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Publication Briefs

Chronic Care Model Improves VA Care, with Opportunities for More Progress within and Outside VA


  • The return on VA's investment in the Chronic Care Model (CCM) is reflected in significant improvements in quality of care. Comparisons of the quality of chronic illness and preventive care between VA and the private sector generally show that VA provides superior quality of care.
  • Looking ahead, the American Recovery and Reinvestment Act (ARRA) contains several provisions with the potential to support the widespread adoption of CCM processes throughout the US healthcare system. For example, the ARRA includes $1.1 billion for comparative effectiveness research that may expand the evidence base for practice guidelines and best practices for implementation. It also includes $19.2 billion for the enhancement of electronic health records.
  • Adopting components of the CCM can transform a healthcare system, but challenges remain. The authors suggest further research in several areas, such as defining a benchmark that is associated with improved CCM processes and outcomes of care, and developing strategies that improve the implementation of the Chronic Care Model in smaller physician practices.

In 1998, the chronic care model (CCM) was introduced. The CCM proposed that optimal care for patients with chronic illness requires healthcare systems that: have connections to community resources, provide self-management support, are organized around integrated teams, use tools to support evidence-based guidelines, and include enhanced clinical information systems (e.g., electronic health records). Since then, the CCM has been embraced by many healthcare systems including VA, whose reorganization in 1995 encouraged the type of organizational commitment that the CCM views as vital to providing high quality care for patients with chronic illness. For example, VA instituted the Computerized Patient Record System (CPRS), one of the most advanced electronic health record systems in the U.S. VA also developed the Quality Enhancement Research Initiative (QUERI), which uses evidence-based research to rapidly translate innovations into practices that improve the processes and outcomes of care, particularly for chronic conditions such as heart disease and diabetes. VA is an ideal environment for the CCM, and it has used this quality improvement model to advance health care for Veterans.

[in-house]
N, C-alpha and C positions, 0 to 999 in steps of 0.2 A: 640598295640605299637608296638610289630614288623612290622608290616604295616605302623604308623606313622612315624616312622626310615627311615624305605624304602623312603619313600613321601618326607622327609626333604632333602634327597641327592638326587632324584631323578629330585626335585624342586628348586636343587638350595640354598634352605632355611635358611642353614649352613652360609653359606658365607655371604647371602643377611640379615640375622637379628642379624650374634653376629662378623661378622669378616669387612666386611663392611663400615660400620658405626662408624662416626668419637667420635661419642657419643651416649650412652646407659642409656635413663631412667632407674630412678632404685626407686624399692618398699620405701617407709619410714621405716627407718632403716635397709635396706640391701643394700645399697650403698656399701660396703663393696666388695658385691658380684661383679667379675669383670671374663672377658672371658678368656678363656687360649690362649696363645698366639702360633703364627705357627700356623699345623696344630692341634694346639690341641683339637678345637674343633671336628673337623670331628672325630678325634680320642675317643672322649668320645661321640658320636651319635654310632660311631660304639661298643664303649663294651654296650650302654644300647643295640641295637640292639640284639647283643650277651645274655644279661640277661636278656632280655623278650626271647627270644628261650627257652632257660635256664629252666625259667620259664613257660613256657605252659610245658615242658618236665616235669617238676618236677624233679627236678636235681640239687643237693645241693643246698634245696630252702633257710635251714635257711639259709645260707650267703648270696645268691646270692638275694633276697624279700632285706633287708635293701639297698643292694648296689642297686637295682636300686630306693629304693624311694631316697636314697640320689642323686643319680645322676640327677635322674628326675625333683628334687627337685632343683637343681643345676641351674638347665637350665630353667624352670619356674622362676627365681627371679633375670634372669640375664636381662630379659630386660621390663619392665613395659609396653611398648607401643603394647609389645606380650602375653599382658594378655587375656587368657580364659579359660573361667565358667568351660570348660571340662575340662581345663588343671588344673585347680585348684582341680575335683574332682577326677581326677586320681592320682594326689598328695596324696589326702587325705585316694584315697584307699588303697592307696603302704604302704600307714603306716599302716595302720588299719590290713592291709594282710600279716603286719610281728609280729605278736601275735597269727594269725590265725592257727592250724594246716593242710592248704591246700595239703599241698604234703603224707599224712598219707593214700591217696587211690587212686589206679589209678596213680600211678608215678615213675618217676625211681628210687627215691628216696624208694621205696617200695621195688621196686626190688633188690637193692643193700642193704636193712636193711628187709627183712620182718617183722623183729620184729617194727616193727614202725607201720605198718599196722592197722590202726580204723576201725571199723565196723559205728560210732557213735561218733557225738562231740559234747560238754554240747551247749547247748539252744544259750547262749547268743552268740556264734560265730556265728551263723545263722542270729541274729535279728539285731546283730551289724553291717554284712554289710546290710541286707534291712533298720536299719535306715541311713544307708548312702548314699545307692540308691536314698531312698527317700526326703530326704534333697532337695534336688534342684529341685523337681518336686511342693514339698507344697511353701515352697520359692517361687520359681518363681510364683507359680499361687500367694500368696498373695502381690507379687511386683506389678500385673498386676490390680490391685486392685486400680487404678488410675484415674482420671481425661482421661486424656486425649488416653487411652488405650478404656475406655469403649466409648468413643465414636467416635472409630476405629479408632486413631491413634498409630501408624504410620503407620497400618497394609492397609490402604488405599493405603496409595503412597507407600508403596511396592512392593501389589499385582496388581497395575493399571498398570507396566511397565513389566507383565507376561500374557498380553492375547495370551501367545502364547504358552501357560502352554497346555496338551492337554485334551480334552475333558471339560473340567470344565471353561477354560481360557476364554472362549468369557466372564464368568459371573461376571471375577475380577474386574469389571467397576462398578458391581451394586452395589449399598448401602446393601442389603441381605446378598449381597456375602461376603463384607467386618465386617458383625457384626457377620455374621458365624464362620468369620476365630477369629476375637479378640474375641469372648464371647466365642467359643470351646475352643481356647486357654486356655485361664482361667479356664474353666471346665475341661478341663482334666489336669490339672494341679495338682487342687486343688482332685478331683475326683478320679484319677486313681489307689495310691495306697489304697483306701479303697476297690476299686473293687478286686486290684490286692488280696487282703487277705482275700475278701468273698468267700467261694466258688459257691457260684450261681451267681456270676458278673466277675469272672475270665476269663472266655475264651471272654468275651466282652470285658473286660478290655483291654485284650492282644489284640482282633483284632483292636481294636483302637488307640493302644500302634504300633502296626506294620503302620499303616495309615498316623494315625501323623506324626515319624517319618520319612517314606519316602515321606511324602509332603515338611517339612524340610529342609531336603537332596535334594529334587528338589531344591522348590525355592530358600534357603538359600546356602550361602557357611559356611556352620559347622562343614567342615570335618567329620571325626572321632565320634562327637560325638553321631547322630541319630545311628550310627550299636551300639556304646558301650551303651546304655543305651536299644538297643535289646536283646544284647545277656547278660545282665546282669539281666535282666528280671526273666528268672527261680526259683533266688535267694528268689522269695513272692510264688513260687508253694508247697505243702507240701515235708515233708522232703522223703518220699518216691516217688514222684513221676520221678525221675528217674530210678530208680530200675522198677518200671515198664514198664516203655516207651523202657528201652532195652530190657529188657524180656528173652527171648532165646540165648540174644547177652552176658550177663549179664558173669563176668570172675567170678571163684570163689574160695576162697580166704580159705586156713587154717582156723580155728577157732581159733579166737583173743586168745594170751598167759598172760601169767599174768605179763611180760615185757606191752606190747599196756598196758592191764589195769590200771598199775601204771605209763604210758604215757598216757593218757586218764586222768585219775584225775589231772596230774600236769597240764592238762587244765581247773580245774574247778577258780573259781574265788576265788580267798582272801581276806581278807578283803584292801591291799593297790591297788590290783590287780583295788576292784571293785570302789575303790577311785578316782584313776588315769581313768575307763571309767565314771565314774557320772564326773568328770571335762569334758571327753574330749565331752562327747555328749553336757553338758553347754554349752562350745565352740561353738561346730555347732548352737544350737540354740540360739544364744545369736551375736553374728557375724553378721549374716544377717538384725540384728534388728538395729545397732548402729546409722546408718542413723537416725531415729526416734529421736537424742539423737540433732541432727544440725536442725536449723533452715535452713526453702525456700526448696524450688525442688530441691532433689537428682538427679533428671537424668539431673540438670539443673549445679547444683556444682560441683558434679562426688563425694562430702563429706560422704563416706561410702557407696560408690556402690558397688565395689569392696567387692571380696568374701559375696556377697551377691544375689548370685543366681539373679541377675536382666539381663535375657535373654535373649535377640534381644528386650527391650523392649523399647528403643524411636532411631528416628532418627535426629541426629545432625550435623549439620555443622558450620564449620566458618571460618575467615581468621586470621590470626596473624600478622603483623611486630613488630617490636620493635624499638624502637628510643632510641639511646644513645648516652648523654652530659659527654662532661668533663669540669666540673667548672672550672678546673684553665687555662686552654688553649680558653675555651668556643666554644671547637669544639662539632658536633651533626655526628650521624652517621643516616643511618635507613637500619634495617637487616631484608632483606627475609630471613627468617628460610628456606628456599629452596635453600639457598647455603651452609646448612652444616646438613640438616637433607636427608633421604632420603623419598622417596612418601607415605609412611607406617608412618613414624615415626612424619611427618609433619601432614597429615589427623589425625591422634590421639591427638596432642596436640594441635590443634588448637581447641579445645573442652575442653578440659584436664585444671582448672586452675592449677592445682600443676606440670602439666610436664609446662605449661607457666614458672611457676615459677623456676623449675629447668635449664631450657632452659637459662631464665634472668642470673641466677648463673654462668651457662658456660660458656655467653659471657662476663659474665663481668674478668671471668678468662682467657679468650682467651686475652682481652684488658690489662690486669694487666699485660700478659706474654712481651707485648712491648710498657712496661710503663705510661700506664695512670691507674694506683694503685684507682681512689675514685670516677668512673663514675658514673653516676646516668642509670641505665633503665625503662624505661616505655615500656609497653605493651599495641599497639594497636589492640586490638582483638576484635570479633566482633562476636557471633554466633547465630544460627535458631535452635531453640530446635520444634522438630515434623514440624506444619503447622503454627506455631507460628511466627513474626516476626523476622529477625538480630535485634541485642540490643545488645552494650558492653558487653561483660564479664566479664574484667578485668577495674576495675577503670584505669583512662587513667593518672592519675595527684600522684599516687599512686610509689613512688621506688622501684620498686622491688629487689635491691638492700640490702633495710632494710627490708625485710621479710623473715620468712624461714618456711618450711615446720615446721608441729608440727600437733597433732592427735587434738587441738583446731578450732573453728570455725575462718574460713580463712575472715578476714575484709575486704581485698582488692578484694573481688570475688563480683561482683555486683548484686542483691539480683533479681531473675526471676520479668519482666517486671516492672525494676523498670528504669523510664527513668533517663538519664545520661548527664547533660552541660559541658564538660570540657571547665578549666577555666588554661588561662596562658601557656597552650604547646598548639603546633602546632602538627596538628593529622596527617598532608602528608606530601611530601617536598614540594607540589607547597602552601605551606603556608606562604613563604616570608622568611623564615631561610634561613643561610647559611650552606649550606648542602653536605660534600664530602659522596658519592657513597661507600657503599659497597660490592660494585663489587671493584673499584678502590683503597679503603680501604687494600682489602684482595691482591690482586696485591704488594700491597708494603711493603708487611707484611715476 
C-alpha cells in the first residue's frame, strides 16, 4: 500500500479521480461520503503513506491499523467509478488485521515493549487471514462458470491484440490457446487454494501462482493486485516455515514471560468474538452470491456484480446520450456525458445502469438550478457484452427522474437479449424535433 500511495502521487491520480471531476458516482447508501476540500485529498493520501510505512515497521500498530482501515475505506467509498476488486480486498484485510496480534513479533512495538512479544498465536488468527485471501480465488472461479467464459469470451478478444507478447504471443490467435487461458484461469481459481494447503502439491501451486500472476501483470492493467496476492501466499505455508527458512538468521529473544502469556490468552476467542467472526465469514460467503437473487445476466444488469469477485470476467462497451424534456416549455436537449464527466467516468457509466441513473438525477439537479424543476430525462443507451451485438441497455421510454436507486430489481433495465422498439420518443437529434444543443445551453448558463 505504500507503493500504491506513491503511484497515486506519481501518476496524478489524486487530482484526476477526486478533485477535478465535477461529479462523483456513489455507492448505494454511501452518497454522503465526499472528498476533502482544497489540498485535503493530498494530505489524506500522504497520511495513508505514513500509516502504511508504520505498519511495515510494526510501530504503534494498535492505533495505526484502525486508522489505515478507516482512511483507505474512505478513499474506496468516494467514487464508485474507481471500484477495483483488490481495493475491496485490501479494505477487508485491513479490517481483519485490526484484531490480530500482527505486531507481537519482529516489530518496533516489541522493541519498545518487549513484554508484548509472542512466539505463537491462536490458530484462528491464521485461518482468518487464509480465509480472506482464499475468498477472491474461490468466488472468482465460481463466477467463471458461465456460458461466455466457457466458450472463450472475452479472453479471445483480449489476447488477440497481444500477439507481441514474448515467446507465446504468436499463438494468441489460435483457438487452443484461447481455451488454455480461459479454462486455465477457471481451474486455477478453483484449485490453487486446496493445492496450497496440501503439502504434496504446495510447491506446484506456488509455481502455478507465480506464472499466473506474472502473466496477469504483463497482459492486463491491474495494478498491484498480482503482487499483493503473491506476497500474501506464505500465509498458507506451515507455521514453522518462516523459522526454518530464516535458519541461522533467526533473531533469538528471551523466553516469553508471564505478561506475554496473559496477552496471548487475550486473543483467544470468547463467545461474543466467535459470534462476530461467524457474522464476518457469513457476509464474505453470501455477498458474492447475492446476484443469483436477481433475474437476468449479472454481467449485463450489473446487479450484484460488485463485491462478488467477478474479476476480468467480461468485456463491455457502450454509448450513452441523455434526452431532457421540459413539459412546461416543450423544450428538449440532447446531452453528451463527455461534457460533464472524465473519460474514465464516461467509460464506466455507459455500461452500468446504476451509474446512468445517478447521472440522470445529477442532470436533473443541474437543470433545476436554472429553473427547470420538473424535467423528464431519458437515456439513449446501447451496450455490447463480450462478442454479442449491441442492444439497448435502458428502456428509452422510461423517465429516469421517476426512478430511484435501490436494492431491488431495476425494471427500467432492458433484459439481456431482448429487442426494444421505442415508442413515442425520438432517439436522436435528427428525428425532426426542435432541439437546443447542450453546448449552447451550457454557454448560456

Drs. Jackson and Weinberger are part of HSR&D's Center for Health Services in Primary Care located in Durham, NC.

PubMed Logo Jackson G and Weinberger M. A Decade with the Chronic Care Model: Some Progress and Opportunity for More. Medical Care Commentary, September 2009;47(9):929-931.

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What are HSR Publication Briefs?

HSR requires notification by HSR-funded investigators about all articles accepted for publication. These journal articles are reviewed by HSR and publication briefs or summaries are written for a select number of articles that are then forwarded to VHA Central Office leadership to keep them informed about important findings or information. Articles to be summarized are selected by HSR based on timeliness of the findings, interest of leadership, or potential impact on the organization. Publication briefs are written for only a small number of HSR published articles. Visit the HSR citations database for a complete listing of HSR articles and presentations.

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